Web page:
What if we are in native-mode code (e.g., FWRITE)? Our return breakpoint won't work, since we called FWRITE from compatibility- mode. To set a return breakpoint in this case, first switch into cmdebug:

      cmdebug >b ?FWRITE
      cmdebug >c
      .                        {break at NM FWRITE}
      nmdebug >cm              {switch into CM}
      cmdebug >lev 1;b p,-1    {set return breakpoint}
      cmdebug >c               {continue execution}

Abort Command -- Getting Out of Debug

You can terminate your program with the Abort Command. Use this any time that Debug/iX is prompting for commands. The Debug/iX Abort Command is similar to the Debug/V E@ Command.

Displaying CM Values

When I first used Debug/iX, I became totally confused about how to display the usual DB-, Q-, and S-relative values. It turns out to be very simple. In Debug/V the Display Command takes the register as a parameter. In Debug/iX there are separate command names for displaying values relative to each register. Here are the Debug/V and Debug/iX Display Commands:
      Debug/V     Debug/iX
        D DB        DDB
        D S         DS
        D Q         DQ
The Debug/iX Display Command has a count as its second parameter (just like Debug/V), but the display attribute is different. Here is the comparison:
      Debug/V      Debug/iX         Description
      ,I           ,# or D          Decimal
      ,O           ,% or O          Octal {default in CM}
      ,H           ,$ or H          Hexadecimal {default in NM}
      ,A           ,S               Ascii/String
Instead of S, you can also use A for displaying string values. The A-option is closer to the A-option of Debug/V, but we find the S-option more useful.

By default, the S-option displays all characters you request and only displays the virtual address of the string once. If you want to see as many characters per line as possible, with each new line starting with the virtual address of the characters displayed, use this command:

      cmdebug >dq 104,200,s,e      {"e" shows addresses}

Symbolic Machine Code

Our list above doesn't show you how to display the actual run-time machine instructions (commonly called decompiling). That's because Debug/iX has many excellent features to symbolically display code. While you can use the DC (Display Code) Command to show symbolic code, we have found a better method -- windows.

Symbolic Traceback

The Debug/V Trace Command was almost useless. You had to manually work through the segment numbers and offsets to figure out the true procedure names. The Debug/iX Trace Command produces a proper symbolic traceback of procedure names.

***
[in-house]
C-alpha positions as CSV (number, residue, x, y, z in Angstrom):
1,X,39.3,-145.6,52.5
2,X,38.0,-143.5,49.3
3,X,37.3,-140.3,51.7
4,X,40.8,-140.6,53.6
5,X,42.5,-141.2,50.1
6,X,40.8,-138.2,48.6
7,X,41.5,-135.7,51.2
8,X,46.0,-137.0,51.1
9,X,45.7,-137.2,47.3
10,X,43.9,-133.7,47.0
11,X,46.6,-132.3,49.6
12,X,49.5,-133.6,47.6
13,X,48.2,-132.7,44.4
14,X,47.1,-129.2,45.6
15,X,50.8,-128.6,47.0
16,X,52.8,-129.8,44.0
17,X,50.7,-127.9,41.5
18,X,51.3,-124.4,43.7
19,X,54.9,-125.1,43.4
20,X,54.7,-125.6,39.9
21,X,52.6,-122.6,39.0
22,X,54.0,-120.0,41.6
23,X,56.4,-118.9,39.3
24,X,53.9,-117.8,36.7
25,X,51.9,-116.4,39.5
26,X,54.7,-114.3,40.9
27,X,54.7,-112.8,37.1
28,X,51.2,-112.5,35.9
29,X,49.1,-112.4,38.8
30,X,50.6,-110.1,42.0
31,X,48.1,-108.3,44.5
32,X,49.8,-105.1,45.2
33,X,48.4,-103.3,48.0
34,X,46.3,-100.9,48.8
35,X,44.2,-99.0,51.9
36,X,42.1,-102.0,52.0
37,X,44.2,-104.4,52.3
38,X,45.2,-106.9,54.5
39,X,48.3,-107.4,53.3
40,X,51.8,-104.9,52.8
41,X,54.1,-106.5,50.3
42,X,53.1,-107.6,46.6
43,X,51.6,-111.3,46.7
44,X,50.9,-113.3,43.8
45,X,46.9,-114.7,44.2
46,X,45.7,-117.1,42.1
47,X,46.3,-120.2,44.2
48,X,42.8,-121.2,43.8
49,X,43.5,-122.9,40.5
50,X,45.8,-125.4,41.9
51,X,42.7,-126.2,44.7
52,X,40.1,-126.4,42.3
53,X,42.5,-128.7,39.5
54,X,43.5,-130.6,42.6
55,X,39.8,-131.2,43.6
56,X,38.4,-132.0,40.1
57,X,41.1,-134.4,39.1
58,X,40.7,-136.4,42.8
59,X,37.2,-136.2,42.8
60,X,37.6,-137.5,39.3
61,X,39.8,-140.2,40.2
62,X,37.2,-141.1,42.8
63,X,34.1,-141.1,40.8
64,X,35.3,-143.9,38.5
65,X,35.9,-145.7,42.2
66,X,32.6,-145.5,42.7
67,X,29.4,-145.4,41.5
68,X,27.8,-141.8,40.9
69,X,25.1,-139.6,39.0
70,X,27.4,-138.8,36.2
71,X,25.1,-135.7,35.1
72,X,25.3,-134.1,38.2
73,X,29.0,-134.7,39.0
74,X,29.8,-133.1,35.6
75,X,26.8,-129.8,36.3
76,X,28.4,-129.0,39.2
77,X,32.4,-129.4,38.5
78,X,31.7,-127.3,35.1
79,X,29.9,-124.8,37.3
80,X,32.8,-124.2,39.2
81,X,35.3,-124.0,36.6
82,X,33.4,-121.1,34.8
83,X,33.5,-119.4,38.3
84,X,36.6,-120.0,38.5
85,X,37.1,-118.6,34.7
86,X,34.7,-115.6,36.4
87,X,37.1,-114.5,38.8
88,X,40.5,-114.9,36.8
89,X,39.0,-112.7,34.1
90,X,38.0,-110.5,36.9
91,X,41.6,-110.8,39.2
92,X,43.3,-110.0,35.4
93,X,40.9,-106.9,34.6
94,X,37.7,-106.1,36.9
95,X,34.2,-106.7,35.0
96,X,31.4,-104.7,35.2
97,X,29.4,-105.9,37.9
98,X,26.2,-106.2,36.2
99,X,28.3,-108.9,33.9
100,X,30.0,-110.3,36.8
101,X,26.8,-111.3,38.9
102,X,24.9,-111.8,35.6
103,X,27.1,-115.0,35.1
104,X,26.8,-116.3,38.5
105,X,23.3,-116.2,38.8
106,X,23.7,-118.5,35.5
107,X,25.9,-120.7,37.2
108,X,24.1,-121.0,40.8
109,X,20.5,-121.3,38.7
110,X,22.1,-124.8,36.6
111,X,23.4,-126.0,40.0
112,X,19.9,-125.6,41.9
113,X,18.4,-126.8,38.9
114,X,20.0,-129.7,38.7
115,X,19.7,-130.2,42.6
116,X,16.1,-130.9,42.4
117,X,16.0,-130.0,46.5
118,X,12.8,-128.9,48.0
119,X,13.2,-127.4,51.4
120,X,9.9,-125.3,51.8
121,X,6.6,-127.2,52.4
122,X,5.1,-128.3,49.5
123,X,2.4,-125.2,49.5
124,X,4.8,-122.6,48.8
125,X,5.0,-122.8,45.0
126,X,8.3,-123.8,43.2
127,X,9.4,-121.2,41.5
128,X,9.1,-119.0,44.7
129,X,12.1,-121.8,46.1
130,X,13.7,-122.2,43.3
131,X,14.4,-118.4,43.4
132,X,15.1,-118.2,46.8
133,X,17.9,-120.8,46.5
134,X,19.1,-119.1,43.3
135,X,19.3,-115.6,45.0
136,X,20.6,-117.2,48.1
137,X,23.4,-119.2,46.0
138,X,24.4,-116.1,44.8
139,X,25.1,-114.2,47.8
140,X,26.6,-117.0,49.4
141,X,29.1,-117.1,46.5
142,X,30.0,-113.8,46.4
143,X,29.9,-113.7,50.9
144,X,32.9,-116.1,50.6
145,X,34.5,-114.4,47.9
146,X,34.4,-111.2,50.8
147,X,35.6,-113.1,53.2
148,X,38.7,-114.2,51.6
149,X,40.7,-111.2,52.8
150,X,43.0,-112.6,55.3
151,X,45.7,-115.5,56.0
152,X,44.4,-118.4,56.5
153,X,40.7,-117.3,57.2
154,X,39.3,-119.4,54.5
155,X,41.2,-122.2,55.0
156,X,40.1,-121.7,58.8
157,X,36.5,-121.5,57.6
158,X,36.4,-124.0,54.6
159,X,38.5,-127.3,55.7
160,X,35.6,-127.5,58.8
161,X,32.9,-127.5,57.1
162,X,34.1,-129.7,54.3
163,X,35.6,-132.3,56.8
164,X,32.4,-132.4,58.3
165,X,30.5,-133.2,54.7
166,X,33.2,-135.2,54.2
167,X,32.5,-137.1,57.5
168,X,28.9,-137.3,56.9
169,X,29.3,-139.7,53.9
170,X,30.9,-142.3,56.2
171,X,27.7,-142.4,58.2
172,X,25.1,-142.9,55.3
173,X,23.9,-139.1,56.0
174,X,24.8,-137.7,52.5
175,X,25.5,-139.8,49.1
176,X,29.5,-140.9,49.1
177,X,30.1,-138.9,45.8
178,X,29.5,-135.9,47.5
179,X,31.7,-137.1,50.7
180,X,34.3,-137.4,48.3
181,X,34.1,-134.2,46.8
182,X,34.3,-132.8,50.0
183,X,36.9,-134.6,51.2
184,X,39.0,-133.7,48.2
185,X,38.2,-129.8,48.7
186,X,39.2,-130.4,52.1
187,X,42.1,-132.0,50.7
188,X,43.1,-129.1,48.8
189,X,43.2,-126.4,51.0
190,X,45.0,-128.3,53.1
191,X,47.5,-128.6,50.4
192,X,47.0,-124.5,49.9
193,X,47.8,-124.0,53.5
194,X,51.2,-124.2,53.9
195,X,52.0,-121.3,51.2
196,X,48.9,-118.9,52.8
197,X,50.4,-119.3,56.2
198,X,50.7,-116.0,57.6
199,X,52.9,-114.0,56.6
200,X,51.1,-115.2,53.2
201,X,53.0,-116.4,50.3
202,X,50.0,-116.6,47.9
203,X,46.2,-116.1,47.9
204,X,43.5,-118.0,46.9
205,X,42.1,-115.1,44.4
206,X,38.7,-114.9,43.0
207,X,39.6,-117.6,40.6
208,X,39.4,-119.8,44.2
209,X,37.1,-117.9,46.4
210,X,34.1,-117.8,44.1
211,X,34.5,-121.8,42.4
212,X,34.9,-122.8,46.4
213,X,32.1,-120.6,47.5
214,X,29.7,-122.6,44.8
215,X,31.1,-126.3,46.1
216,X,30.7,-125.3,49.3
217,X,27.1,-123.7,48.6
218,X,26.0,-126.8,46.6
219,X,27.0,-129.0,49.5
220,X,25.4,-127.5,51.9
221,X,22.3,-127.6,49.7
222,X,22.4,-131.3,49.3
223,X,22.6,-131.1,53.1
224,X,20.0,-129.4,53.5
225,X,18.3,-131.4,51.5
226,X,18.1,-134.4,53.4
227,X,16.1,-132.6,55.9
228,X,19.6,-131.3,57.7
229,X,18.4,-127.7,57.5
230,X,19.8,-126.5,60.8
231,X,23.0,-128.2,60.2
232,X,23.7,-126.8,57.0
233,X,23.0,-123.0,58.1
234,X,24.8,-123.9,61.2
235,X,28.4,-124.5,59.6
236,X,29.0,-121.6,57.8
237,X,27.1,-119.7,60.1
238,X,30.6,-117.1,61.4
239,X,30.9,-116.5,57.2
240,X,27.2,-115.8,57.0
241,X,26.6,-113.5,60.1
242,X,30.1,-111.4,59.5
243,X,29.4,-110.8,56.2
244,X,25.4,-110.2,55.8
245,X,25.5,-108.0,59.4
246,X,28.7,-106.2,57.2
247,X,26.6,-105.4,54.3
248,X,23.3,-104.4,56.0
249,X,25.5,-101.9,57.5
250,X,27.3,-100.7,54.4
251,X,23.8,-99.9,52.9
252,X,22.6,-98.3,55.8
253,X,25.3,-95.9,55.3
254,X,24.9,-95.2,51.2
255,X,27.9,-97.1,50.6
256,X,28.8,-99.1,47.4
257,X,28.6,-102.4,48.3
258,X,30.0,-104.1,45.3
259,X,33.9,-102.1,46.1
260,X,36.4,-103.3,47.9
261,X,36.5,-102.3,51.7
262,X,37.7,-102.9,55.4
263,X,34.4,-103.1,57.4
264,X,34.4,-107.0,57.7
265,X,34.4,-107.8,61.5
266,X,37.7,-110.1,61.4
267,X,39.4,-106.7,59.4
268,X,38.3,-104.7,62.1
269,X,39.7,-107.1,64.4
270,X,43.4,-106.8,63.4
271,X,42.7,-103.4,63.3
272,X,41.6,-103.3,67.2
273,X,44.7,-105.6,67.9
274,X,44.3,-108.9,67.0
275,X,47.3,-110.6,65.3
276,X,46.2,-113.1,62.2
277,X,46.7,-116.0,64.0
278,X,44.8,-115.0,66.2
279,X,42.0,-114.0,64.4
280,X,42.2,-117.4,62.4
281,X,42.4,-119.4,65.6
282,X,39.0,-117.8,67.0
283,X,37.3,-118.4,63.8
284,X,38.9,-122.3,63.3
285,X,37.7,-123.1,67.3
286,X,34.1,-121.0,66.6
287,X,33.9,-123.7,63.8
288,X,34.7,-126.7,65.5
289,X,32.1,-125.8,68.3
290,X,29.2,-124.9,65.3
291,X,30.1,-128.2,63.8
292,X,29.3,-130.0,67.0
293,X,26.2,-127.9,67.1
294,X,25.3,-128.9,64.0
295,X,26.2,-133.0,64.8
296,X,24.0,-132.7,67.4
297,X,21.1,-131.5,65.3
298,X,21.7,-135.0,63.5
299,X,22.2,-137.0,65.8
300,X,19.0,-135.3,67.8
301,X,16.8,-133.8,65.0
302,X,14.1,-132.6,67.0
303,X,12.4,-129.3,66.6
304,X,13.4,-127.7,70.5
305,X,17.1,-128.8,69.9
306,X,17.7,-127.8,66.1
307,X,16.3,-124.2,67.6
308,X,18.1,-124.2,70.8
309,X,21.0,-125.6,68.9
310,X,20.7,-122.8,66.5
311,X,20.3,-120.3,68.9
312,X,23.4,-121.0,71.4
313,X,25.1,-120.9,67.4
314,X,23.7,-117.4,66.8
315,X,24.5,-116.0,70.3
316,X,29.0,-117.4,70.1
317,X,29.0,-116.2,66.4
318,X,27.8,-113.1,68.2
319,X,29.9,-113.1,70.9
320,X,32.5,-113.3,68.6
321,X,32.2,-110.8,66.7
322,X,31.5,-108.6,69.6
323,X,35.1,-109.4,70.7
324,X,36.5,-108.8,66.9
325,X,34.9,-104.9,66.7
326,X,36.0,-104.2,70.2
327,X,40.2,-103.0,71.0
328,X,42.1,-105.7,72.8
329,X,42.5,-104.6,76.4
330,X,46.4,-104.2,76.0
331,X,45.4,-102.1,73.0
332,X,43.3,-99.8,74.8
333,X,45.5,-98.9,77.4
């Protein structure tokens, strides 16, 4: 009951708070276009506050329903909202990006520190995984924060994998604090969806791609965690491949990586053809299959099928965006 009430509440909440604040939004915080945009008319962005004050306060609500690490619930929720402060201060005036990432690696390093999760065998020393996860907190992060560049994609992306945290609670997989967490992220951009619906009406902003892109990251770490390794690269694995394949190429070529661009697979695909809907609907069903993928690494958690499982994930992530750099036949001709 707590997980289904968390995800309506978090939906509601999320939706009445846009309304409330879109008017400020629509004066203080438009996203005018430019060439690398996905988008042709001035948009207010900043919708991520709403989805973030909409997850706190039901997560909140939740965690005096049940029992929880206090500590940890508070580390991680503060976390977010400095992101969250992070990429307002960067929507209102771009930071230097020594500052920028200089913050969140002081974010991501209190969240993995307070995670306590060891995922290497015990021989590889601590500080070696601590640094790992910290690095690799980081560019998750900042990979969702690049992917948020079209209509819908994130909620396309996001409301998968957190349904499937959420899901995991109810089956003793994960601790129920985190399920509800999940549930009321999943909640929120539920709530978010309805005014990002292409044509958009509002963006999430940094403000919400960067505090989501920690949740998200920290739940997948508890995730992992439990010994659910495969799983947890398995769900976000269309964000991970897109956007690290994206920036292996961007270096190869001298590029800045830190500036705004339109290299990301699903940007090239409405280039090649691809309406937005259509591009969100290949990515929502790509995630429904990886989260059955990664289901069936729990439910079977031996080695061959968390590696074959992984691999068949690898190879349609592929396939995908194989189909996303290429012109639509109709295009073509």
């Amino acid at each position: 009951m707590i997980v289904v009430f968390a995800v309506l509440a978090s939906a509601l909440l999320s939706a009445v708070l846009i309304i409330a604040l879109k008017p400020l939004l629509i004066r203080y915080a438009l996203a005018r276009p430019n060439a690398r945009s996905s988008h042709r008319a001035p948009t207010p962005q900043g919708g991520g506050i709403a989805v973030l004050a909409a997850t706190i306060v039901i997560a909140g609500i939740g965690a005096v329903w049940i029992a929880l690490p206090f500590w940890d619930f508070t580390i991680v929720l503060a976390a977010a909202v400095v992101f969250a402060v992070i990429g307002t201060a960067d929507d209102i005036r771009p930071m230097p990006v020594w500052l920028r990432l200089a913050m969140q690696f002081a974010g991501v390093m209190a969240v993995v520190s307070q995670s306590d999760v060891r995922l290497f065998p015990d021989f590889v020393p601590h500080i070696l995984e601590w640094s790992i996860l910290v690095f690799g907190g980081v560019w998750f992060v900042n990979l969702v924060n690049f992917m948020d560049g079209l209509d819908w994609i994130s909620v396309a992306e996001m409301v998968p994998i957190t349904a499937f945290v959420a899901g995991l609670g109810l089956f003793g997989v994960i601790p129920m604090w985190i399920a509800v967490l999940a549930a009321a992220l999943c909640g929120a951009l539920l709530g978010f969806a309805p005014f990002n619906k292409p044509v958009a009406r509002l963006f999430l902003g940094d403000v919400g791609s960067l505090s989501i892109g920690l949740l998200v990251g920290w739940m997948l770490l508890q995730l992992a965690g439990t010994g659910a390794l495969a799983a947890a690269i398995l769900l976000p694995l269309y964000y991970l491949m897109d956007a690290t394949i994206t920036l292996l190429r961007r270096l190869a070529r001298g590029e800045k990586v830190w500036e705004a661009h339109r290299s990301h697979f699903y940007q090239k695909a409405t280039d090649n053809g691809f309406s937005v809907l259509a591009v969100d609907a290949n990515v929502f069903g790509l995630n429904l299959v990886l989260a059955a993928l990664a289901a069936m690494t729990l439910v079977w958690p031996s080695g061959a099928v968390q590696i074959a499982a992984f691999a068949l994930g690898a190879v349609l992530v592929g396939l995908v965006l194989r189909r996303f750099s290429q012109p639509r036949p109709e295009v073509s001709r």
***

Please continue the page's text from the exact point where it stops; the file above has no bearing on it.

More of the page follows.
You can also use the traceback to observe switches from native-mode to compatibility-mode. For example, if you have SM capability you can set a breakpoint in any system SL or system XL routine. KSAM files come in two flavors: CM and NM. If you access a CM KSAM file from a NM program, MPE/iX calls the CM FWRITE intrinsic. You can easily prove this to yourself by setting a breakpoint in the CM FWRITE intrinsic:

      :run testprog;debug        {NM program to read CM KSAM file}
      nmdebug >cmdebug           {switch to CM}
      cmdebug >b ?FWRITE         {question-mark for entry point}
      cmdebug >c                 {continue execution}
      .                          {note the ",d" on the TR Command}
      cmdebug >tr,d              {traceback showing switches}

Compatibility-Mode Windows

The WON Command is the real power of Debug/iX. WON is short for Windows On. When you turn windows on, the top portion of the screen is reserved for a symbolic display of the currently executing code, another portion displays register and/or stack values, and the bottom of the screen is used to enter commands. This is a very powerful feature.

CM Window Example

The following is an example compatibility-mode window. We first set a breakpoint, continue to that breakpoint, and finally we turn windows on.
      cmdebug >b ?input'command     {break at the entry point}
      cmdebug >c                    {continue execution}
      cmdebug >won                  {turn windows on}
The top three lines of the display show the register information:
 R % Regs   DB=001200  DBDST=001632  X=000002 STATUS=(mITroC CCG 007)   PIN=051
 SDST=001627  DL=177450     Q=023620     S=023620      CMPC=PROG 000006.006711
  CIR=035004  MAPFLAG=0     MAPDST=000000
 FcmP %    PROG 6.6711         (?) SETUP             CSTX 7            Level 0
 006707:          INPUT'COMMAND+%437       031031  2.  PCAL ?ERRX
 006710:          INPUT'COMMAND+%440       032000  4.  SXIT  0
 006711:     [1]> ?INPUT'COMMAND           035004  :.  ADDS  4
 006712:          INPUT'COMMAND+%442       171700  ..  LRA   S-0
 006713:          INPUT'COMMAND+%443       051401  S.  STOR  Q+1
 006714:          INPUT'COMMAND+%444       035023  :.  ADDS  %23
 006715:          INPUT'COMMAND+%445       041401  C.  LOAD  Q+1
 Q %  (DB  mode)                    QDST=001627                       Level 0